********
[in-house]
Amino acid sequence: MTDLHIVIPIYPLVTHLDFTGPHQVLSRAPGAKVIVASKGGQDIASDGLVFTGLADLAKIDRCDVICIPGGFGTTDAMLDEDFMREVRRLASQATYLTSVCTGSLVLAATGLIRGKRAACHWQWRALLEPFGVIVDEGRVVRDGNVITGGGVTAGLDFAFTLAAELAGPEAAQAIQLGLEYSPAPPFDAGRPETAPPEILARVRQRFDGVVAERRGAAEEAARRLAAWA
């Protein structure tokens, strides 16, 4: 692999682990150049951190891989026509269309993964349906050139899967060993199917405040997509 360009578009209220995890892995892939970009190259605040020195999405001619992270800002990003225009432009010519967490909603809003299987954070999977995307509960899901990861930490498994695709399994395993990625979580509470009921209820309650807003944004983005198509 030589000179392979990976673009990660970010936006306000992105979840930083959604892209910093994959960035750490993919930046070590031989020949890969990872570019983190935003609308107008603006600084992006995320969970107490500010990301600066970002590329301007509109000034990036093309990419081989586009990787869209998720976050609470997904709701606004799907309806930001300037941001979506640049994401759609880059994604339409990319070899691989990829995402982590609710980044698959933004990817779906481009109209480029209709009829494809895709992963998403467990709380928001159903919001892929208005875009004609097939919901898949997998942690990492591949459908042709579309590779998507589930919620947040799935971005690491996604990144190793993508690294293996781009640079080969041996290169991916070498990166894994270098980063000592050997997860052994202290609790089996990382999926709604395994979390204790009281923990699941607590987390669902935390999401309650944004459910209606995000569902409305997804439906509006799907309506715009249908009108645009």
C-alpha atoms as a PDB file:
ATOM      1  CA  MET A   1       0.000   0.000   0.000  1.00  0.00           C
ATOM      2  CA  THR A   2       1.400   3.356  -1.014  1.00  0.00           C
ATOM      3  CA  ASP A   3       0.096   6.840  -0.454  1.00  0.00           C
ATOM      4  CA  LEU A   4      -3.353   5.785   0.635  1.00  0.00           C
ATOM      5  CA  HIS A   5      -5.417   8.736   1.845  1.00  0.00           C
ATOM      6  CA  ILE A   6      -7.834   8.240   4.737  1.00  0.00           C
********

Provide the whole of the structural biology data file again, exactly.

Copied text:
[in-house]
Amino acid sequence: MTDLHIVIPIYPLVTHLDFTGPHQVLSRAPGAKVIVASKGGQDIASDGLVFTGLADLAKIDRCDVICIPGGFGTTDAMLDEDFMREVRRLASQATYLTSVCTGSLVLAATGLIRGKRAACHWQWRALLEPFGVIVDEGRVVRDGNVITGGGVTAGLDFAFTLAAELAGPEAAQAIQLGLEYSPAPPFDAGRPETAPPEILARVRQRFDGVVAERRGAAEEAARRLAAWA
């Protein structure tokens, strides 16, 4: 692999682990150049951190891989026509269309993964349906050139899967060993199917405040997509 360009578009209220995890892995892939970009190259605040020195999405001619992270800002990003225009432009010519967490909603809003299987954070999977995307509960899901990861930490498994695709399994395993990625979580509470009921209820309650807003944004983005198509 030589000179392979990976673009990660970010936006306000992105979840930083959604892209910093994959960035750490993919930046070590031989020949890969990872570019983190935003609308107008603006600084992006995320969970107490500010990301600066970002590329301007509109000034990036093309990419081989586009990787869209998720976050609470997904709701606004799907309806930001300037941001979506640049994401759609880059994604339409990319070899691989990829995402982590609710980044698959933004990817779906481009109209480029209709009829494809895709992963998403467990709380928001159903919001892929208005875009004609097939919901898949997998942690990492591949459908042709579309590779998507589930919620947040799935971005690491996604990144190793993508690294293996781009640079080969041996290169991916070498990166894994270098980063000592050997997860052994202290609790089996990382999926709604395994979390204790009281923990699941607590987390669902935390999401309650944004459910209606995000569902409305997804439906509006799907309506715009249908009108645009």
C-alpha atoms as a PDB file:
ATOM      1  CA  MET A   1       0.000   0.000   0.000  1.00  0.00           C
ATOM      2  CA  THR A   2       1.400   3.356  -1.014  1.00  0.00           C
ATOM      3  CA  ASP A   3       0.096   6.840  -0.454  1.00  0.00           C
ATOM      4  CA  LEU A   4      -3.353   5.785   0.635  1.00  0.00           C
ATOM      5  CA  HIS A   5      -5.417   8.736   1.845  1.00  0.00           C
ATOM      6  CA  ILE A   6      -7.834   8.240   4.737  1.00  0.00           C